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West Decatur Elementary kindergarten student George Sales was so excited when he saw his paint-blot butterfly that he shouted, 'Awesome.' He is one of the elementary school students helping with the autism awareness project.
Daily photo by John Godbey
West Decatur Elementary kindergarten student George Sales was so excited when he saw his paint-blot butterfly that he shouted, "Awesome." He is one of the elementary school students helping with the autism awareness project.

8,000 butterflies
Decatur students' project
gives wings to autism awareness

By Bayne Hughes 340-2432

Wendy Ellis wants to do more than raise money.

She wants those who attend the Decatur Storm Autism Awareness Tournament to understand the disability and know the extent to which it reaches across Alabama.

Taking from a song her son, Brett, and Seth Roddy wrote about her autistic daughter, she thought butterflies — 8,000 to be exact — would be the perfect way to represent each of the state's autistic children. She decided to hang them throughout Wilson-Morgan Park at the third annual travel baseball tournament April 20-22.

"The song is about giving them wings and that, if you give them the resources and supply their needs, an autistic child can do what any other child can do. They just need to be taught another way," said Ellis, whose husband, John, is a Decatur Storm baseball coach.

She knew, however, that 8,000 butterflies were too many for one woman to make, so she turned to Somerville Road Elementary, where she knew they understand autism. Her daughter, Brayden, is autistic and is in the school's developmental program.

Ellis said 8-year-old Brayden has trouble speaking, usually only speaking when prompted. She didn't eat solid food until she was 5. She's sensitive to loud noises. Fortunately for the Ellis family, Brayden doesn't mind human touch.

"She loves getting hugs and kisses," Ellis said.

Brayden is in an inclusion class, learning with other students who aren't disabled, but her mom said the teachers and students have always been understanding and patient with her daughter. She said her classmates are constantly helping her do things like stand in line at lunch or in the restroom.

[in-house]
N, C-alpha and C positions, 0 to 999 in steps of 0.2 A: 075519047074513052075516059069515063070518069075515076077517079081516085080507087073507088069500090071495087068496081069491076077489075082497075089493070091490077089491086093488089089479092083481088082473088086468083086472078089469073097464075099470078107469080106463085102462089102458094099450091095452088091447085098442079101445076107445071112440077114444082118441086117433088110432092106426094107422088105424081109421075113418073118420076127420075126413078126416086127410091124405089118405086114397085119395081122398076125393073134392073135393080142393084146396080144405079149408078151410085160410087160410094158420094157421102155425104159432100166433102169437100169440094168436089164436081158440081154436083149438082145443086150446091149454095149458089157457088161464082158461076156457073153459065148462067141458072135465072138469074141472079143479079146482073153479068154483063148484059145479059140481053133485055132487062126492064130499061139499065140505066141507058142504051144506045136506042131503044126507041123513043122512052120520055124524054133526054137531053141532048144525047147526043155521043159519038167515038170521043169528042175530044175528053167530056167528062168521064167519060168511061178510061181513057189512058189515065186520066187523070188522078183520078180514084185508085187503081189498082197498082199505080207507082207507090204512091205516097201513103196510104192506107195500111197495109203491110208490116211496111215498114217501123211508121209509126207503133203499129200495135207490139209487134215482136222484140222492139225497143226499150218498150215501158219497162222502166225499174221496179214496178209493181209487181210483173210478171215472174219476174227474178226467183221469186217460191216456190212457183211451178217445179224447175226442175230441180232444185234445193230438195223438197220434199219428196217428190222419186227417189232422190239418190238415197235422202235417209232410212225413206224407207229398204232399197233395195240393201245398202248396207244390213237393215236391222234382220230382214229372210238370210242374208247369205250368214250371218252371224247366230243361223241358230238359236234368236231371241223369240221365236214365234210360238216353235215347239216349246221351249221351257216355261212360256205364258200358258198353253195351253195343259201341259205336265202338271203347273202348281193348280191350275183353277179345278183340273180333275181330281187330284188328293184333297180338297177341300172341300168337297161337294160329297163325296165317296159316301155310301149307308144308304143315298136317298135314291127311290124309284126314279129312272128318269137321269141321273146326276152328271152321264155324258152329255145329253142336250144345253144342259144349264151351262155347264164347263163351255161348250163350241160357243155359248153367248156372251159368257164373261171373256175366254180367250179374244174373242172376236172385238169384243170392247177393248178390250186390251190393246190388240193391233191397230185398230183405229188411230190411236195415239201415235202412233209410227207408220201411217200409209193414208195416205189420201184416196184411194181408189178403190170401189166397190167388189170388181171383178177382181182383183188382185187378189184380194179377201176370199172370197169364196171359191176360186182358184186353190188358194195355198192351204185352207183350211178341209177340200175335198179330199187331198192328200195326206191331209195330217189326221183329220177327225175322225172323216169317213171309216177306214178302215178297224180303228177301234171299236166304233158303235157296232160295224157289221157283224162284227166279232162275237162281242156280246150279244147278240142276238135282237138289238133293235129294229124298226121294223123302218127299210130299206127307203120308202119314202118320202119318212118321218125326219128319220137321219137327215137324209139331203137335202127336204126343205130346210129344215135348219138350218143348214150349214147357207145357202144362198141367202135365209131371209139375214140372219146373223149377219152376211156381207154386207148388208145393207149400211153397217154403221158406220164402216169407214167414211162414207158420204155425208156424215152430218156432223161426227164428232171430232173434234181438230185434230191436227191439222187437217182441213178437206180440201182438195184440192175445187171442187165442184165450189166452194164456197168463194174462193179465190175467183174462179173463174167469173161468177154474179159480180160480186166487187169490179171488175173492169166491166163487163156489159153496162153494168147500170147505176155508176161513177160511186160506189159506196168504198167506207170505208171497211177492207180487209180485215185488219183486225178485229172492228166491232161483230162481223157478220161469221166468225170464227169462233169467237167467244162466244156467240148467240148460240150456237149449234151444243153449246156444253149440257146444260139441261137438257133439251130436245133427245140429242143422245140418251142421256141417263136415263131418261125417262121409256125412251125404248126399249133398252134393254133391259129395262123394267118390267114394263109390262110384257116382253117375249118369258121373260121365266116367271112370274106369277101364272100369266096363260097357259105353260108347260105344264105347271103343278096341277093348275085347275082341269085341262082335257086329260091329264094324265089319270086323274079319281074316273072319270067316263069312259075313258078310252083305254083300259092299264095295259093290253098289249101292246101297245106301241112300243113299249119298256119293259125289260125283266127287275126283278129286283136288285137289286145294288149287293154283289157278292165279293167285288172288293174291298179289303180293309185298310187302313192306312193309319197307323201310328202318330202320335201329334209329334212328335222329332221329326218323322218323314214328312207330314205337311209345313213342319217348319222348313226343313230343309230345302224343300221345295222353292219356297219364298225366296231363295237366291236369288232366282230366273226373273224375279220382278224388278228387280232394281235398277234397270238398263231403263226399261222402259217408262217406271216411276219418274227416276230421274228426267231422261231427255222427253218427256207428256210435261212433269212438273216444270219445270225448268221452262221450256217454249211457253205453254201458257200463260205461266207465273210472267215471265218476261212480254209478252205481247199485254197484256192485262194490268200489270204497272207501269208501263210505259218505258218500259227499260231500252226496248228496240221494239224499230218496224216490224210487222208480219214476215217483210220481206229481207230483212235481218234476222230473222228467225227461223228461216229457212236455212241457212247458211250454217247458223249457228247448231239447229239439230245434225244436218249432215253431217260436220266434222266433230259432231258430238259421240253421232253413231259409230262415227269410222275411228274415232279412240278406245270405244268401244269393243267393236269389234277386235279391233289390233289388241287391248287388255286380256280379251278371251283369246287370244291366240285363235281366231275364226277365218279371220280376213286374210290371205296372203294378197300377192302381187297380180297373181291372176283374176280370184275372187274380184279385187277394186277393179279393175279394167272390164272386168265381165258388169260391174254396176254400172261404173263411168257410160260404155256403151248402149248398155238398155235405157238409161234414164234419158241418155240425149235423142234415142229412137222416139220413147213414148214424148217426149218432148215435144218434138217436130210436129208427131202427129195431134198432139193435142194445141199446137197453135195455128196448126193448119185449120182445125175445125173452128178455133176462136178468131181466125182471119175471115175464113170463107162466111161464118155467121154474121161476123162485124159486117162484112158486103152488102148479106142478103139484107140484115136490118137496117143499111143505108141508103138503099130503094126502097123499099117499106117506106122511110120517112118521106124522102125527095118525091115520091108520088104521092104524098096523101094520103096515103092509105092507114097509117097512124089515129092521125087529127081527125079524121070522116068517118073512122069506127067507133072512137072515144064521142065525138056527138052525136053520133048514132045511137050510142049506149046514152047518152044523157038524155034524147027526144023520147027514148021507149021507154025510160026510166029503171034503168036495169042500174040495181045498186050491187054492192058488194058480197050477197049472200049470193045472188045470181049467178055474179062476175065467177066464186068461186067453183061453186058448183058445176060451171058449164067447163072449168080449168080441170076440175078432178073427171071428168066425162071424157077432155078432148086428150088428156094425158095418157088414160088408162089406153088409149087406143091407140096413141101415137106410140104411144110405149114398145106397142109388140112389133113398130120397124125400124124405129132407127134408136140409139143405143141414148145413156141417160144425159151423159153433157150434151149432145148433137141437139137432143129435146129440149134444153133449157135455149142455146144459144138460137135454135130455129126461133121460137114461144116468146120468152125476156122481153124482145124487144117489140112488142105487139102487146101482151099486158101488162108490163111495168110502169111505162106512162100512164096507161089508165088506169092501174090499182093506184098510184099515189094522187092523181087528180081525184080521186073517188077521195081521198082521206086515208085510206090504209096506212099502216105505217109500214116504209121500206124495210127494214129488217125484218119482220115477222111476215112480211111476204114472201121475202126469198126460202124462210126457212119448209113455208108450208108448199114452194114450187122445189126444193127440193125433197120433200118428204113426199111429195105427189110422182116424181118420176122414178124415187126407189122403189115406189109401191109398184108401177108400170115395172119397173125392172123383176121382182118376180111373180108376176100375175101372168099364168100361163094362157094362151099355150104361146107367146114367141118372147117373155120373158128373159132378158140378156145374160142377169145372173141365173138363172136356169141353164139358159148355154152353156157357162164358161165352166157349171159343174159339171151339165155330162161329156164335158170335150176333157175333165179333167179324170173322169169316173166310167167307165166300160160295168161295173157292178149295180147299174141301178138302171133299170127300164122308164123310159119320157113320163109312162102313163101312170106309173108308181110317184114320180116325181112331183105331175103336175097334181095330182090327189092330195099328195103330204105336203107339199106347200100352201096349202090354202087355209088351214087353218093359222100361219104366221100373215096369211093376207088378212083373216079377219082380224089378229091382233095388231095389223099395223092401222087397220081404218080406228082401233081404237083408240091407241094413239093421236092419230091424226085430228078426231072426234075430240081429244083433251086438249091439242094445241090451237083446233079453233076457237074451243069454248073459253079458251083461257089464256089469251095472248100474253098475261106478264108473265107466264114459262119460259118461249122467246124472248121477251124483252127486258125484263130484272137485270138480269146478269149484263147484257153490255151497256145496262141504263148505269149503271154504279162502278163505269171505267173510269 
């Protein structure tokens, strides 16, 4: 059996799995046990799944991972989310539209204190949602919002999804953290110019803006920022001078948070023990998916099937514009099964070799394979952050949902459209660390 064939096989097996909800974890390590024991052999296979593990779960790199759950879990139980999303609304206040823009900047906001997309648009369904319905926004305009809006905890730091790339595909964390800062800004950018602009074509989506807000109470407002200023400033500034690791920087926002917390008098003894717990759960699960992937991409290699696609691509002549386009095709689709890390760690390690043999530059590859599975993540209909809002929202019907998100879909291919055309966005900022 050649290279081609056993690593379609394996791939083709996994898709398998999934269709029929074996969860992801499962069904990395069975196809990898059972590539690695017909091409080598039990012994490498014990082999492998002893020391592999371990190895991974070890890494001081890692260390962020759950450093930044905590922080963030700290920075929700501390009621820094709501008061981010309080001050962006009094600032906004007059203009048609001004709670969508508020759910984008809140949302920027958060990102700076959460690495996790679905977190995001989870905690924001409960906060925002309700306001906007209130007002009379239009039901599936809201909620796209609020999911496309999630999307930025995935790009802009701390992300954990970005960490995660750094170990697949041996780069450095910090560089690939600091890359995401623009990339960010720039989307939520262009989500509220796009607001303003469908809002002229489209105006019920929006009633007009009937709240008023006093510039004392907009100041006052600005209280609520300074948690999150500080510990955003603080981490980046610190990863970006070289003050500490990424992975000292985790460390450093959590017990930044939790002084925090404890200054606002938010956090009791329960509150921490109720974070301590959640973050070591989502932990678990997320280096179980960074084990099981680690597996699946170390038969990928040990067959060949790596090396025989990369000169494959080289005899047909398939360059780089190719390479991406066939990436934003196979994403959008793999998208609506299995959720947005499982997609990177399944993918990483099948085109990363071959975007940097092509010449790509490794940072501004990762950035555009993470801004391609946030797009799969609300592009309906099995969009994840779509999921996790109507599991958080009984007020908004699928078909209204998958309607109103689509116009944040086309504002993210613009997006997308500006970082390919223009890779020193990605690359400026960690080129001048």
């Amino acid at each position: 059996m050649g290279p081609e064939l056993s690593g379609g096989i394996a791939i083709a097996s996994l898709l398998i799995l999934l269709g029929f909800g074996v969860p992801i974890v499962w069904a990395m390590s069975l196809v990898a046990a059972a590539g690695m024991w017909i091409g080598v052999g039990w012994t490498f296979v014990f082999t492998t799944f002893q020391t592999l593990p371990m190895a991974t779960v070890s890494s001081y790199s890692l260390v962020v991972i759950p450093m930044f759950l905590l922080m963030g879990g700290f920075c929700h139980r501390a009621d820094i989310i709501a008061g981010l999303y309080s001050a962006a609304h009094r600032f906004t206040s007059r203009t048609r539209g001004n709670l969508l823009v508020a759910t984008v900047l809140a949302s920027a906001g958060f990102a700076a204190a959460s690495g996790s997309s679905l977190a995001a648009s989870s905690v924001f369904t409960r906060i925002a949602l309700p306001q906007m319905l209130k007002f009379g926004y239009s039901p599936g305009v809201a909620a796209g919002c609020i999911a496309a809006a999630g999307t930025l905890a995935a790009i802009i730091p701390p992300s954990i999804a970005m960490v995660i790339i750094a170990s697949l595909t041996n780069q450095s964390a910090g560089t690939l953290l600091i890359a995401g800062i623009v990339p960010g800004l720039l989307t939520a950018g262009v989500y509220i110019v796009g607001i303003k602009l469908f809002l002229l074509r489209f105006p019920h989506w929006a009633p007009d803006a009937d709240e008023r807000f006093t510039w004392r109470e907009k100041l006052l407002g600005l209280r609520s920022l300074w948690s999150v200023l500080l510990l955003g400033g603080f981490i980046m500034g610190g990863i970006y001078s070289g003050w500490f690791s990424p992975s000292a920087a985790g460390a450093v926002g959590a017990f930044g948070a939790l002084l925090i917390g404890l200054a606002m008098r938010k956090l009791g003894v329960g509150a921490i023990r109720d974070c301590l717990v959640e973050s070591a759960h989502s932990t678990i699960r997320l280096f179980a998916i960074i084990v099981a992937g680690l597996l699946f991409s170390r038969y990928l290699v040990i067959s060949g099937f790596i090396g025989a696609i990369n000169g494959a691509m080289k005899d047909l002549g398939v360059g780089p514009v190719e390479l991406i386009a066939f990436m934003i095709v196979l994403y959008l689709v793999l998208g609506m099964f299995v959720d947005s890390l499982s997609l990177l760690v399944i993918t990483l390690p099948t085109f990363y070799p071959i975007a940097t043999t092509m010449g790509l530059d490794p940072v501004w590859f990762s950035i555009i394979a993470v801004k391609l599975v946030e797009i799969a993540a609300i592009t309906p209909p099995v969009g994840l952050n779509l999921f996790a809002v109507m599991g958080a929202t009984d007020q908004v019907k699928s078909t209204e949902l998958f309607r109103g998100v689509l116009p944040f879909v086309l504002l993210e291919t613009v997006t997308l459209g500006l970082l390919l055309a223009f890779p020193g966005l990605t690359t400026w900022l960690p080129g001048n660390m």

Ellis asked the perfect pair, elementary art teachers Tammie Jacob and Linda Miller, to help her accomplish her goal.

Always looking for class projects, the two agreed. Jacob teaches at Somerville, West Decatur and Walter Jackson, and Miller teaches at Benjamin Davis and Leon Sheffield. They figured that between their five schools they could easily conquer the project, but they admit now that that 8,000 butterflies are more than they expected. They began in February and are still making butterflies.

They turned to the other elementary art teachers, who enlisted their classes. Church groups and home-school children even got into the burgeoning project. Middle school and high school students are cutting out and laminating the butterflies and will help hang them before the tourney.

"This really became a citywide project," Jacob said.

Ellis said she couldn't believe the response she got from her request for help.

"Everyone just gladly pitched in," she said.

Art teachers had their students make the butterflies in a variety of art styles such as texture rubbings, stain glass designs using tissue paper, drawing and tiling. The youngest students learned to trace, glue, cut and follow the lines.

Jacob said the project included a lesson on symmetry and how the shapes and colors of a butterfly are the same on both wings.

"They study butterflies in second grade, so this went well with that lesson and the third and fourth grades could really identify with them," Jacob said.

The project provided the opportunity to teach the students about autism and dealing with children with disabilities. They learned that there are different levels or spectrums of autism, including touching. Some autistic children do not like to be touched.

Somerville Road third-grader Latavia Spangler was particularly enthusiastic about the project. She made a butterfly with purple, red and pink and one with red and pink, her favorite color.

"It's kind of sad," Spangler said of autism. "They (autistic children) aren't the same as us, but they're still a human person. I wanted to make the butterflies because they're for someone special."

The women can't wait to see the butterflies hanging in Wilson-Morgan Park. They hope the more than 40 teams understand and appreciate their work.

"It's going to be so impressive," Jacob said.

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